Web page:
Project Sylpheed has a rather nonsensical version. You earn half the usual upgrade points on easy. This can actually make easy mode harder than normal due to the lessened ability to buy better weapons.
FreeSpace makes some of the medals only available on harder difficulty settings. FreeSpace 2, however, does not.
In Bar Oasis, you need to know your drink components. If you have to look up the recipe while gathering your drink components, the next screen will turn to Amateur mode. Your maximum profit will also be cut to $1/drink in Bar Oasis 1, $3/drink in Bar Oasis 1.5 and Bar Oasis 2. To ratchet up the mockery in Bar Oasis 2, if you decide to have your drink automatically made (after making an Excellent rated cocktail once), that drink will be rated "Decent", one step above "Sewage".
In Punch Out (Wii), losing 100 times in single player mode unlocks the headgear, which protects your face from attacks, greatly reducing the damage you take from most attacks. However, it means you're as much of a loser as the game's resident French punching bag, Glass Joe.
Playing on Easy level in the original NBA Street will eventually result in several quips from commentator Joe "The Show", including:
"Why you playin on Easy level? You better than that!"
"Change your difficulty level! You playing on Easy, son!"
"You got some game, playa! Why you still playing on Easy?"
Some older FIFA games offer to increase your difficulty if you build up a sizeable lead. Presumably the same applies if you go down by a few.
In Tony Hawk's Pro Skater 2, getting a high score while using Kid Mode will get "Poseur" stamped over your skater's picture.
Stealth Based Game
In Metal Gear Solid 4, the difficulty levels are all named after characters. In order to emulate the single most kickass and heroic character in the mythos, you have to beat it on The Boss Extreme difficulty. (Other than that, though, other than her signature firearm, the unlocks are all related to the the namesake of the Big Boss Hard difficulty.) However, if you're not up to that standard and decide to play it on Easy Mode, you're stuck in name as Liquid. (Strangely enough, there's two Normal difficulties — Naked Normal and Solid Normal, which are just the Japanese Normal and Overseas Normal/Japanese Hard settings, respectively.)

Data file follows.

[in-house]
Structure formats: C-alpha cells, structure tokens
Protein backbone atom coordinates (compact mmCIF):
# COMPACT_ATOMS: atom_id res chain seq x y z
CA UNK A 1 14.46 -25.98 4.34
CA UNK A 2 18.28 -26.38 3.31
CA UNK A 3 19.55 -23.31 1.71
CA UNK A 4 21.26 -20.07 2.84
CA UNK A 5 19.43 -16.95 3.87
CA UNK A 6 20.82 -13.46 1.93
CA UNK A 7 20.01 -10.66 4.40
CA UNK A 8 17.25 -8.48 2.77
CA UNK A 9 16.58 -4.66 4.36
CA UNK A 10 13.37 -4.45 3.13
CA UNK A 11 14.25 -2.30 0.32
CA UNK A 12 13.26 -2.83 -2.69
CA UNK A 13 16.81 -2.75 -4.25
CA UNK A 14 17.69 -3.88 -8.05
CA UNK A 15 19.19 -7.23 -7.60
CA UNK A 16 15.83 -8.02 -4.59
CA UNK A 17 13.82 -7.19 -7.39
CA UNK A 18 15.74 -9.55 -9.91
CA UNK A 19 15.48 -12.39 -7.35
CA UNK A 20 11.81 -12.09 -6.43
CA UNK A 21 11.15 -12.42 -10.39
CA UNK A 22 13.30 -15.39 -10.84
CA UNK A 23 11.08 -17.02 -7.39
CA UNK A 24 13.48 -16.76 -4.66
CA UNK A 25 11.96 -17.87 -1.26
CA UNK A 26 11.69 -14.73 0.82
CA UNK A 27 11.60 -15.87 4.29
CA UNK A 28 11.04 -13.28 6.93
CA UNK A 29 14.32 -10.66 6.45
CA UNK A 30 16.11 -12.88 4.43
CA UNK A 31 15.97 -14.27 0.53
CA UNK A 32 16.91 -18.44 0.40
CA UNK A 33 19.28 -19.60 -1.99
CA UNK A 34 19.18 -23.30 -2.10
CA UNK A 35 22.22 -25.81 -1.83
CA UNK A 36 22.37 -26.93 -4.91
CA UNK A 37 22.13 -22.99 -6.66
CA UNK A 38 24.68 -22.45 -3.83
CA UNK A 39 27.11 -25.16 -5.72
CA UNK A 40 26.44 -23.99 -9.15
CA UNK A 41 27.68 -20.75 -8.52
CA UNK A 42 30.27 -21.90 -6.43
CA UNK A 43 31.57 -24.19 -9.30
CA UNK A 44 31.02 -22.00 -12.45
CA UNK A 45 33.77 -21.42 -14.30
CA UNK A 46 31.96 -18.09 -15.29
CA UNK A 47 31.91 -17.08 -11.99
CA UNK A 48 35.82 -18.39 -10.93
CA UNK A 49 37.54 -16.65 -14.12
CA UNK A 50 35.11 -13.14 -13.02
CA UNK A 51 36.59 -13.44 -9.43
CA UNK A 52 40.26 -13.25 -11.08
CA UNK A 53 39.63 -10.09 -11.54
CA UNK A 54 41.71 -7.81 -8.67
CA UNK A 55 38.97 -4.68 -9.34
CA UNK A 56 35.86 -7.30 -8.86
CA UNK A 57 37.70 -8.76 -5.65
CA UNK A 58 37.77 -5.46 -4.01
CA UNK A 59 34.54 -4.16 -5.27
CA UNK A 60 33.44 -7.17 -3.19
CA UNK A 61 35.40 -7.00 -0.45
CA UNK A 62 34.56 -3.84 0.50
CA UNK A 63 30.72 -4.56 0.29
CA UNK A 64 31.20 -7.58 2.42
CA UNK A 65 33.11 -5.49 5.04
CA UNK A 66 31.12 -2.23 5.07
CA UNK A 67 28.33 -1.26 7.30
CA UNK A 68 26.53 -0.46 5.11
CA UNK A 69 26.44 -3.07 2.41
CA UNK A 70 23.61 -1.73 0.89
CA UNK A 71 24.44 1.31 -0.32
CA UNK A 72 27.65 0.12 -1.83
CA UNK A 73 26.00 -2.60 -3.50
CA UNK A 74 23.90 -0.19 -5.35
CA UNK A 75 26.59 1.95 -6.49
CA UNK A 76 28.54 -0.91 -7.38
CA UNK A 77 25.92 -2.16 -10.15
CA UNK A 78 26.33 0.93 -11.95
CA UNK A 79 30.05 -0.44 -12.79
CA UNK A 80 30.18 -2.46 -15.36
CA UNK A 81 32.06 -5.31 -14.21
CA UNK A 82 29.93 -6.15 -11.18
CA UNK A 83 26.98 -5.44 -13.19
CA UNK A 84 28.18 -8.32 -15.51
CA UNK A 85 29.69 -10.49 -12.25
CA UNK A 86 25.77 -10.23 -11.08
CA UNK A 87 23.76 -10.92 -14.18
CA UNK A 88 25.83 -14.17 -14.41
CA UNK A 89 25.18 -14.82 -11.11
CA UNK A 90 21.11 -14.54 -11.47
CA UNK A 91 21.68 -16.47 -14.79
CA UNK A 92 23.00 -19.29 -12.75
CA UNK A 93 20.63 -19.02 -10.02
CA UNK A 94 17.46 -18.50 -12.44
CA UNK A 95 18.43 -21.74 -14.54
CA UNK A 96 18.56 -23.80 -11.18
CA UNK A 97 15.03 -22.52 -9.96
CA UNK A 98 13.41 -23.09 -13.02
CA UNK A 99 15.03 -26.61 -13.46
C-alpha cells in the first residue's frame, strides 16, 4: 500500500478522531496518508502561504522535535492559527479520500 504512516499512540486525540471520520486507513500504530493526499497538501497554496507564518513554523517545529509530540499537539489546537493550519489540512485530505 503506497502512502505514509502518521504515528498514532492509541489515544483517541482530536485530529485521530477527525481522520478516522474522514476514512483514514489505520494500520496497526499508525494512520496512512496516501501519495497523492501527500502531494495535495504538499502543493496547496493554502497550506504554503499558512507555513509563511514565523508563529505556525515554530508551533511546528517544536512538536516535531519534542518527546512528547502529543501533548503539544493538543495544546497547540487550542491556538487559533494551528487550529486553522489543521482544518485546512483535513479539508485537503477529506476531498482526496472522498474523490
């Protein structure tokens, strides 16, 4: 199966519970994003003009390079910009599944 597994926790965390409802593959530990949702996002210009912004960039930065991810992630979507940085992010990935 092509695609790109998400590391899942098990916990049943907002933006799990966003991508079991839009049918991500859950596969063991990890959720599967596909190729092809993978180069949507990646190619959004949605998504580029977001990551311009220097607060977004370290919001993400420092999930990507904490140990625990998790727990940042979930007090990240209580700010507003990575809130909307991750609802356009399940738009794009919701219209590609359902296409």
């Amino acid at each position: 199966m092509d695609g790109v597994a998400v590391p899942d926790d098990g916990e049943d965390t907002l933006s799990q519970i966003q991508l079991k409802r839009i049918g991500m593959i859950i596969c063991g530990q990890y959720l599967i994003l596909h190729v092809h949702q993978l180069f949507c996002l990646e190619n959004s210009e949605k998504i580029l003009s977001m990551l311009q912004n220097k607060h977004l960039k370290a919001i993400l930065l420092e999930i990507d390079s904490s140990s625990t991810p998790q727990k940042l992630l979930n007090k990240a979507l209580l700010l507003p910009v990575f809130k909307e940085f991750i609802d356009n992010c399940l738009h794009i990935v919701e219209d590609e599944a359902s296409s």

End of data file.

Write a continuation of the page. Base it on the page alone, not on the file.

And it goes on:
In Metal Gear Solid 3, playing on the easiest difficulty starts you out with the EZ Gun in your backpack. It has infinite ammo, is completely silent, raises your camo index to 80%, increases the speed of stamina recovery (and consequently, lowers the rate at which you lose stamina), and causes your footsteps to be silent. It needs to be reloaded after each shot, but that's not a problem when enemies can barely see you standing up in broad daylight with no camo on.
MySQL specifies "--i-am-a-dummy" as a synonym for the "--safe-updates" option.
There's something of a mild inversion in the Idiosyncratic Difficulty Levels of the Resident Evil remake, where the name of the difficulty level is even less mocking than plainly calling it "easy". The respective easy and normal modes are called "Hiking" and "Mountain Climbing", likening the easy difficulty to a leisurely, enjoyable experience.
Resident Evil 3 had an easy mode that starts Jill off with infinite ink ribbons (basically unlimited saving), an assault rifle with unlimited ammo, and a case that has 3 first aid sprays inside. Playing on easy locks you out of some of the unlockables and stalker monster Nemesis doesn't drop any items when you kill him.
Resident Evil 4's Easy mode (found in the PC and PAL versions of the game), some areas containing key items are sealed off and the related doors are left unlocked, and some of the more difficult secondary bosses are removed; however, you don't get to unlock any new toys for use in Normal or Professional modes. This can be somewhat disconcerting to those who try Easy mode after Normal and Professional (e.g., to beat the game in every possible form), as one of the sealed off areas contains a piece of a composite treasure item (which is moved to a different location in the Easy version). Also, you have to wonder what kind of crazy architect designed a parapet that cuts off your access to the staircase - and in two different instances, no less.
Third Person Shooter
In Star Wars: Shadows of the Empire, you don't get to find out whether or not Dash died if you just beat easy. You must beat it on medium difficulty at least. He lives. He jumped under cover of the fireball.
If you die on Easy in 50 Cent: Blood on the Sand, a secret achievement called "Not Bulletproof" will be unlocked. The kicker? Unlocking that achievement will give you zero gamerscore points.
Wide Open Sandbox
Body Harvest has two difficulty settings (Hero and Zero) but the easier one will end the game after the third level/time period. Considering these levels can take players a long time to get through, it becomes particularly enraging to find out you have to play through those three levels/time periods all over again to see the last two.